25.06.2020 change 25.06.2020

A bit of how’s your father: Animal prof compares fatherhood in the human world with that of birds

Extreme fatherhood: a male spiny seahorse broods fertilized eggs in a brood pouch until hatching. Fully formed pups are expelled into the deep water. Source: stock.adobe Extreme fatherhood: a male spiny seahorse broods fertilized eggs in a brood pouch until hatching. Fully formed pups are expelled into the deep water. Source: stock.adobe

The very fact that we are looking for spectacular examples of fatherhood in the animal world is indirect proof that we intuitively feel that the significance of the father is far different than that the mother, says zoologist from the Poznań University of Life Sciences, Professor Piotr Tryjanowski.

Fatherhood begins with seducing a female. Each species has a different strategy. Probably the most wonderful in this respect are birds with their songs, colourful feathers and even dances. Spectacular mating behaviour and the efforts of males resemble that of humans. “Yes, this is a somewhat risky hypothesis, but if we look at it closely (and psychologists and behavioural ecologists) have been researching it for years), seductive guitar playing, writing poems, fast driving and crazy hobbies are the domain of boys entering reproductive age rather than girls,” says Tryjanowski. 

“Some of them hardly grow out of it,” he continues. “But winning a female is just the first step, which does not have to have a happy ending, or fertilization.”

He adds, however, that a date and even copulation do not guarantee paternity: "Life in nature is a soap opera: betrayals, courtship, alliances, scheming. Really everything, and sometimes we do not even know what is more important.

“After all, even the fact that two individuals have copulated together does not mean that we know who the father is! An unfaithful female can copulate many times. Our studies on shrike - and these are relatively faithful birds - have shown that their intimate life is full of surprises. The only thing that we know for sure is that you have to work hard to become a father. 

“The male has to make an effort, and - slightly anthropomorphizing - give the female clear evidence that he cares, for example by feeding her before mating. The female controls paternity and can even organize semen races of different males. We know this thanks to tests based on DNA analysis, a standard used to determine paternity in humans. Interestingly, the first subjects of mass paternity tests were house sparrows. And it turned out that the birds were not as faithful as researchers had thought.”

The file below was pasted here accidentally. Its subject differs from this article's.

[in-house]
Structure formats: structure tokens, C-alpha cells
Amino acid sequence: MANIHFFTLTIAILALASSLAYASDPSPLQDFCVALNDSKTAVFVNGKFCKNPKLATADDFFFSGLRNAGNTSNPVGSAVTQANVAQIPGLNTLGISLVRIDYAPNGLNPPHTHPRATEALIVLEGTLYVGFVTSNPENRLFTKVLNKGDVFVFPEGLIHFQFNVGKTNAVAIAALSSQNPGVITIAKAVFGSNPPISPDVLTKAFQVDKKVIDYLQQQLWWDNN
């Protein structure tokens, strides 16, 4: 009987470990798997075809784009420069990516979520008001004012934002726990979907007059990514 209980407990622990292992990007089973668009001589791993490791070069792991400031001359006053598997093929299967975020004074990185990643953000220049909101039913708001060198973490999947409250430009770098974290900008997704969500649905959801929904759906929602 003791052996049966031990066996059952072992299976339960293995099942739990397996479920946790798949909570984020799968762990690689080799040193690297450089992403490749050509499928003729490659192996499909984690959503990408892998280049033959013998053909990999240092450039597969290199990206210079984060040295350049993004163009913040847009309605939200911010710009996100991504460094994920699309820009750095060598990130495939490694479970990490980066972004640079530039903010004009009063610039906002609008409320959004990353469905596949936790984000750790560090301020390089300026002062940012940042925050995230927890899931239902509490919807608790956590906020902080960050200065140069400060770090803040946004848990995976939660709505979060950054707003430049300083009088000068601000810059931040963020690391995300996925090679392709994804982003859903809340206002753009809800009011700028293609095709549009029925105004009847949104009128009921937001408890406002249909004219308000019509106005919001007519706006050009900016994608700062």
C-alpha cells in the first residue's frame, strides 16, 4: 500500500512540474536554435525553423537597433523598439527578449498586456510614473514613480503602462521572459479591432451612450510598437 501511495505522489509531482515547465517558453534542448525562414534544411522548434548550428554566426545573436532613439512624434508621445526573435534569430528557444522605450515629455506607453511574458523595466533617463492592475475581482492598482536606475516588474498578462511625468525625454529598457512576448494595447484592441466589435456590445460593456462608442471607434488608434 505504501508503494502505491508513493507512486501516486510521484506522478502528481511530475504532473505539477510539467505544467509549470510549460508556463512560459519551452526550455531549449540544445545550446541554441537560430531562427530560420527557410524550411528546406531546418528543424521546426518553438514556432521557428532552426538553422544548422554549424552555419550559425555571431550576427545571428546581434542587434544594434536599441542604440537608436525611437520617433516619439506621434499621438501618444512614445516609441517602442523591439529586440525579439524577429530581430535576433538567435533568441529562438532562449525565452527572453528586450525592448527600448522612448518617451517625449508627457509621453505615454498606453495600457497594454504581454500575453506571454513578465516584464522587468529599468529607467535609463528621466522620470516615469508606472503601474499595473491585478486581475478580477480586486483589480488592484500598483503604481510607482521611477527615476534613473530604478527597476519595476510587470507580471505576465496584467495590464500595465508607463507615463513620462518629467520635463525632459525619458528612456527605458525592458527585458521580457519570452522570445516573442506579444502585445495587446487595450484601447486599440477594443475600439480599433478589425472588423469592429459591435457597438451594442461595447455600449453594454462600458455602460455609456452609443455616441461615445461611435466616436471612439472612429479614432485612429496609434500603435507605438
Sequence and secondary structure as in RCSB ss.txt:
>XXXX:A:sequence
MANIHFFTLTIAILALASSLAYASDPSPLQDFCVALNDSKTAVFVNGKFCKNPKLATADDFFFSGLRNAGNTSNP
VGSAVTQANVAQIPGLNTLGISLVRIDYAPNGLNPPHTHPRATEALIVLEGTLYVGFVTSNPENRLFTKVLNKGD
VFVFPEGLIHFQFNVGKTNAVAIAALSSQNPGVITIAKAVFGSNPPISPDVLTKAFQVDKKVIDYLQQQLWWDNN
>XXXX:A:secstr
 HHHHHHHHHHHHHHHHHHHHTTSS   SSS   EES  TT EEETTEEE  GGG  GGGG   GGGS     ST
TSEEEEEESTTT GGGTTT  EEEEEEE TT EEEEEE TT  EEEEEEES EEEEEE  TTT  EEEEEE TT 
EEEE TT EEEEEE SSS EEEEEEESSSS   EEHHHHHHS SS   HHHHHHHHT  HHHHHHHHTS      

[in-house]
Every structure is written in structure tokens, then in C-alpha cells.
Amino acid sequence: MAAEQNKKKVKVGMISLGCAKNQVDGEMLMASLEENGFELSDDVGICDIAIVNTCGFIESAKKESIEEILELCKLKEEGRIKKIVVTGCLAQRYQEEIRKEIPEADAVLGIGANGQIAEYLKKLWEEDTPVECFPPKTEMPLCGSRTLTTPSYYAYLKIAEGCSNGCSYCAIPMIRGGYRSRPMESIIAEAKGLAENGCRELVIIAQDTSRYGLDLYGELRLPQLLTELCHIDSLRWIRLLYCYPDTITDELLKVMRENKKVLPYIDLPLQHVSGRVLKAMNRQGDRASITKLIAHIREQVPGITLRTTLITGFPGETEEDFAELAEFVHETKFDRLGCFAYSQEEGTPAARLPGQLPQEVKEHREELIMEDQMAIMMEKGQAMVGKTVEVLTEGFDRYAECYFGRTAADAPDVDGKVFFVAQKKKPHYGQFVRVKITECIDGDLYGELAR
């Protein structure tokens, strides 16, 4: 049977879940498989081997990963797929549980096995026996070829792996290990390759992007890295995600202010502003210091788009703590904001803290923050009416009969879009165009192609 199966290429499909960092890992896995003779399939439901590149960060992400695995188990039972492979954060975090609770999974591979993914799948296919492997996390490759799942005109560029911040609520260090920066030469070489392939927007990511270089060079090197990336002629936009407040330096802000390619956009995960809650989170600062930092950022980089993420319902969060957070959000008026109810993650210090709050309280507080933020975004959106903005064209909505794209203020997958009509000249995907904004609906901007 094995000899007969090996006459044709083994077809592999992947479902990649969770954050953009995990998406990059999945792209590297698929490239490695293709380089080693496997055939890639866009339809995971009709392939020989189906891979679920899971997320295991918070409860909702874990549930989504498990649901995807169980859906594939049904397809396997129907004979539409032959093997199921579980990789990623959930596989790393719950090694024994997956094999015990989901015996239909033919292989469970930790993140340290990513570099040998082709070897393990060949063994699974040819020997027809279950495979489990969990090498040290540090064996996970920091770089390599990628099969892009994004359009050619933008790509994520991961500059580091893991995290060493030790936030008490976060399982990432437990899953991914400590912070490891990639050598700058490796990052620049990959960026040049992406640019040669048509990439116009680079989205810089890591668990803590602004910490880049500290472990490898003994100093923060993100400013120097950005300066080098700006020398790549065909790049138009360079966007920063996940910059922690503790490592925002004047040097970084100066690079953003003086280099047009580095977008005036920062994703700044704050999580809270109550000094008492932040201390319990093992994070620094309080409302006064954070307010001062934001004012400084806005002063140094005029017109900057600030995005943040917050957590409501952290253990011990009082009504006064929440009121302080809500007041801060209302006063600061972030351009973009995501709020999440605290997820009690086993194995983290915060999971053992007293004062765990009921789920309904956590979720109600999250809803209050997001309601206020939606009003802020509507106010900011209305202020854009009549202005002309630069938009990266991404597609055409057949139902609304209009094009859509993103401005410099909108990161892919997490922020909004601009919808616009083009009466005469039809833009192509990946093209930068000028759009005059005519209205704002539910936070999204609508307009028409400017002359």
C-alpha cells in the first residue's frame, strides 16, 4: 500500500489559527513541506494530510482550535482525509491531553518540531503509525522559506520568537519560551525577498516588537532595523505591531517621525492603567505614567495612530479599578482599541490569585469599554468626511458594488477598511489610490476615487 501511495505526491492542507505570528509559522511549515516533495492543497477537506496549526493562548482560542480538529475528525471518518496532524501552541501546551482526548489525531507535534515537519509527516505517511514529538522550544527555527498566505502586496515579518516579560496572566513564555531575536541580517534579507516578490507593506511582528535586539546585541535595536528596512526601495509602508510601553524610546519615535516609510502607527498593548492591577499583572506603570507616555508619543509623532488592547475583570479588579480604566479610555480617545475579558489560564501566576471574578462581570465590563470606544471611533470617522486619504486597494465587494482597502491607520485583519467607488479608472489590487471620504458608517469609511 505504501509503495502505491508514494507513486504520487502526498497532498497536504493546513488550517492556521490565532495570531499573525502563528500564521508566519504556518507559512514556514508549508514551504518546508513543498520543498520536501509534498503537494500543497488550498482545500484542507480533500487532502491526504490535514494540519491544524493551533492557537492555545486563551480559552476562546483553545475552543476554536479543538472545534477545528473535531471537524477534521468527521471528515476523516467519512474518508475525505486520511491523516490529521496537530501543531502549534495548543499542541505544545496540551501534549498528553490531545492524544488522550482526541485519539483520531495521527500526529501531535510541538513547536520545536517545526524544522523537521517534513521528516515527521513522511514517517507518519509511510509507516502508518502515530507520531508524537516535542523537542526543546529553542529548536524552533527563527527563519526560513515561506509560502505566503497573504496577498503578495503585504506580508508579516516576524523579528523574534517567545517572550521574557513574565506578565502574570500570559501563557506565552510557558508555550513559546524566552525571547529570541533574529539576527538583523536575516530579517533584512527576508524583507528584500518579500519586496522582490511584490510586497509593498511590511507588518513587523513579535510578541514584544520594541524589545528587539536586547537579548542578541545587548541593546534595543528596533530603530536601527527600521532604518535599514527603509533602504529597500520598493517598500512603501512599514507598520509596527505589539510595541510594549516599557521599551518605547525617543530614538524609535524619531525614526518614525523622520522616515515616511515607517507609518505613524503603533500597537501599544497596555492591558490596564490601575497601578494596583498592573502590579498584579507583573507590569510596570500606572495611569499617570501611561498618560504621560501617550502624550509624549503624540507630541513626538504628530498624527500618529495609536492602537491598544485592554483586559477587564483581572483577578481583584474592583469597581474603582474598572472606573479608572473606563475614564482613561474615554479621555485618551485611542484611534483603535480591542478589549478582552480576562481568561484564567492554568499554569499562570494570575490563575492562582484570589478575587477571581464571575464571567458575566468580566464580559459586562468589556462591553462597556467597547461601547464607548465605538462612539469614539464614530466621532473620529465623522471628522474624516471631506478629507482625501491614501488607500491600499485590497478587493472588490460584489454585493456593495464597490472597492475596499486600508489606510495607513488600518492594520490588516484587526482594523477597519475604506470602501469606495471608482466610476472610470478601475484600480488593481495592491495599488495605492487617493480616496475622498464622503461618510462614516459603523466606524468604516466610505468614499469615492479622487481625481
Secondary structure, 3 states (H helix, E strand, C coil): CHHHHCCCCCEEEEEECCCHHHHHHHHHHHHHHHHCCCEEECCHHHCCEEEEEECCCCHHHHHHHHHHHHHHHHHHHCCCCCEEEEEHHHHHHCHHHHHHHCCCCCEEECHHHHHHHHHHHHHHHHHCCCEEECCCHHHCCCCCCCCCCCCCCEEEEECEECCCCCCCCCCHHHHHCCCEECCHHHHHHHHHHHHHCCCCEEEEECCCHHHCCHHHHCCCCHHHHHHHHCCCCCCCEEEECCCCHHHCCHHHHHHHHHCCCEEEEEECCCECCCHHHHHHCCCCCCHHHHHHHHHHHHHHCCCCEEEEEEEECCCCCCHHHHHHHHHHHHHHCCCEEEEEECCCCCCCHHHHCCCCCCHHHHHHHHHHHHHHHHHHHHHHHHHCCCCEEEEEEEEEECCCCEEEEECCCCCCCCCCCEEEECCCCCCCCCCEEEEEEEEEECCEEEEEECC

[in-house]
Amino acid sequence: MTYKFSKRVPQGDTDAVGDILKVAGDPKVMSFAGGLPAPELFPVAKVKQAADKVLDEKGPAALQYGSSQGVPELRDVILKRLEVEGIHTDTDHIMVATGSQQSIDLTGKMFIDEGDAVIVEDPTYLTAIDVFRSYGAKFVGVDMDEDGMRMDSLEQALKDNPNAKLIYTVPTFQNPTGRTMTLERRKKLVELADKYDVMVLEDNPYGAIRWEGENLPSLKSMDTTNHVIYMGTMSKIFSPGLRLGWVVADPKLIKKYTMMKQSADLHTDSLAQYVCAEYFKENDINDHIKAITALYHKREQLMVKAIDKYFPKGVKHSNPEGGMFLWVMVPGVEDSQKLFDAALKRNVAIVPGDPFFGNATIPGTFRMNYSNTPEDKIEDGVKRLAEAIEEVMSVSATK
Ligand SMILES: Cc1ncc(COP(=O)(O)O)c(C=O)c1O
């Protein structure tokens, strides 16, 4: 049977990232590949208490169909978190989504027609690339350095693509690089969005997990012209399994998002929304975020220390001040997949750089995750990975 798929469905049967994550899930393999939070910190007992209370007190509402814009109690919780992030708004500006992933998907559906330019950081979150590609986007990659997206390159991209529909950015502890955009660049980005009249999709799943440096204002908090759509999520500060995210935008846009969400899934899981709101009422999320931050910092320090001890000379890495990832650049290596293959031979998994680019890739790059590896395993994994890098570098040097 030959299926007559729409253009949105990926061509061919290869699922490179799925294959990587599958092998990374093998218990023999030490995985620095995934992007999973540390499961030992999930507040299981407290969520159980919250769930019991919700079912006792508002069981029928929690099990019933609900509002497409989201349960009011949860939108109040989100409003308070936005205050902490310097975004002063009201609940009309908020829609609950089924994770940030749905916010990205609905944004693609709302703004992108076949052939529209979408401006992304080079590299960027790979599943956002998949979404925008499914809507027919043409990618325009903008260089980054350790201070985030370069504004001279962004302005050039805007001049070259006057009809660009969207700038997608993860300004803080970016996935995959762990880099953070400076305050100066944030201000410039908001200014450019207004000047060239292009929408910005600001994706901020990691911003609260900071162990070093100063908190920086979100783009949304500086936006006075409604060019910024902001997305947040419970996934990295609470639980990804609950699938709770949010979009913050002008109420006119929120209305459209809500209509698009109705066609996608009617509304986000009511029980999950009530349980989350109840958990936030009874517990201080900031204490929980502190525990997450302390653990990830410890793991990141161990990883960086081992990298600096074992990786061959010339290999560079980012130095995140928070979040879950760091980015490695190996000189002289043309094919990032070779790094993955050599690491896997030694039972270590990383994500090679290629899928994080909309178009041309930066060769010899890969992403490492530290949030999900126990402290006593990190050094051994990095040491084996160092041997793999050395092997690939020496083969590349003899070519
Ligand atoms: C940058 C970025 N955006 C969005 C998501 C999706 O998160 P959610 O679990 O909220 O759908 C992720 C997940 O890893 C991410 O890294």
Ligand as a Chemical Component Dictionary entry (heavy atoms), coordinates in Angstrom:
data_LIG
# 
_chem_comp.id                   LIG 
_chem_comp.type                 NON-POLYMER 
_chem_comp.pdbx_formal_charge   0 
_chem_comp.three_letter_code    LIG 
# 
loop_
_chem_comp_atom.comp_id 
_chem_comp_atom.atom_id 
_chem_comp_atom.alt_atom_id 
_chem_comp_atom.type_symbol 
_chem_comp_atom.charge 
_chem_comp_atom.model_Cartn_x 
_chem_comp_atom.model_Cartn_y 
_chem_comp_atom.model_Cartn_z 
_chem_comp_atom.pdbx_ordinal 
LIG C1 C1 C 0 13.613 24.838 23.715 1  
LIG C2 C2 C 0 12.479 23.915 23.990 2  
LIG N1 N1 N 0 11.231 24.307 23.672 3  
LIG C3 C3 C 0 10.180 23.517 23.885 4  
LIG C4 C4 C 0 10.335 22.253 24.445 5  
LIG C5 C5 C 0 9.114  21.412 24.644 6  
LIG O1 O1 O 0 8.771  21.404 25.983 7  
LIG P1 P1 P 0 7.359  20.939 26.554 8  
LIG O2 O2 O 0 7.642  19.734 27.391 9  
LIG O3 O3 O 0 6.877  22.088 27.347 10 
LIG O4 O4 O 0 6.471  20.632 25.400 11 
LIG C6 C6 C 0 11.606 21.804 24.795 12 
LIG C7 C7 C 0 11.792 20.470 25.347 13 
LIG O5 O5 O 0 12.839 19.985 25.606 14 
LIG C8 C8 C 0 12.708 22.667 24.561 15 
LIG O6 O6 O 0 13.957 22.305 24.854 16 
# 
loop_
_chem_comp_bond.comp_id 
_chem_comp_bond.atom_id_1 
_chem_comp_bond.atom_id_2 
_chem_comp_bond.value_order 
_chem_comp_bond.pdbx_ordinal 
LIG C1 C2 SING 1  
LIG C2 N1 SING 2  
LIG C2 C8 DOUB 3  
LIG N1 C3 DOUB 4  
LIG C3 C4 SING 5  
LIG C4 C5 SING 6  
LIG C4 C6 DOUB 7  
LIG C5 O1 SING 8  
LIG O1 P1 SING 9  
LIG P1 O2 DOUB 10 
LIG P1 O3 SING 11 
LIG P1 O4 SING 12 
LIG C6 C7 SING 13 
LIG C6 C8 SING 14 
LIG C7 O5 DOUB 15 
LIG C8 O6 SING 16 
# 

But fatherhood is not just transferring genetic material, but also about caring for offspring. In many species, when fertilization is successful the male flees. Sometimes, like in the case of the European penduline tit known for its elaborate nests, it is almost a war: who will run away faster and who will take over the effort of feeding the offspring. In the case of the common moorhen, known from park ponds, the male behaves like a female: gains weight, broods eggs, looks after the chicks more often. There are quite decent theories, supported by observations of ostriches or cassowaries, that parental care in birds began with fatherhood. The female was simply so exhausted by the production and laying of eggs that the male had to take over during later stages of parenthood.”

He continues that this variety of fatherly behaviour is fascinating, and whether it be a blackbird, tree sparrow, white stork, common kestrel - the mystery of parenthood, and especially fatherhood, is different in each case. 

He says: “Twenty years ago it was a hit of ornithological research. Interestingly, to this day the results of our work are cited not only in ethology (animal behaviour) textbooks, but also in criminology, and even found their way into a novel! Breaking the barriers of narrow specializations is something that researchers enjoys the most. You can see that fatherhood has potential and sometimes I regret having ended this research thread. Talking about it, I can sometimes see the fascination of listeners, but I prefer less known things and studying other mechanisms of behaviour. But who knows, maybe someday I will return to behavioural ecology.

“Finally a contemplation. Fatherhood - yes, basically it's biology, but being a dad is a real challenge and I'm afraid that simple references to nature can not help us much.

“Trust me, as a father of three daughters I know what I am saying. Behind me, here on the board at work, I have a magnet from my girls: +Anyone can be a father, but you have to be someone special to be a Dad+. This is strong, but sometimes positioning is necessary. Who could do it better than your own children?”

Source of information: Poznań University of Life Sciences

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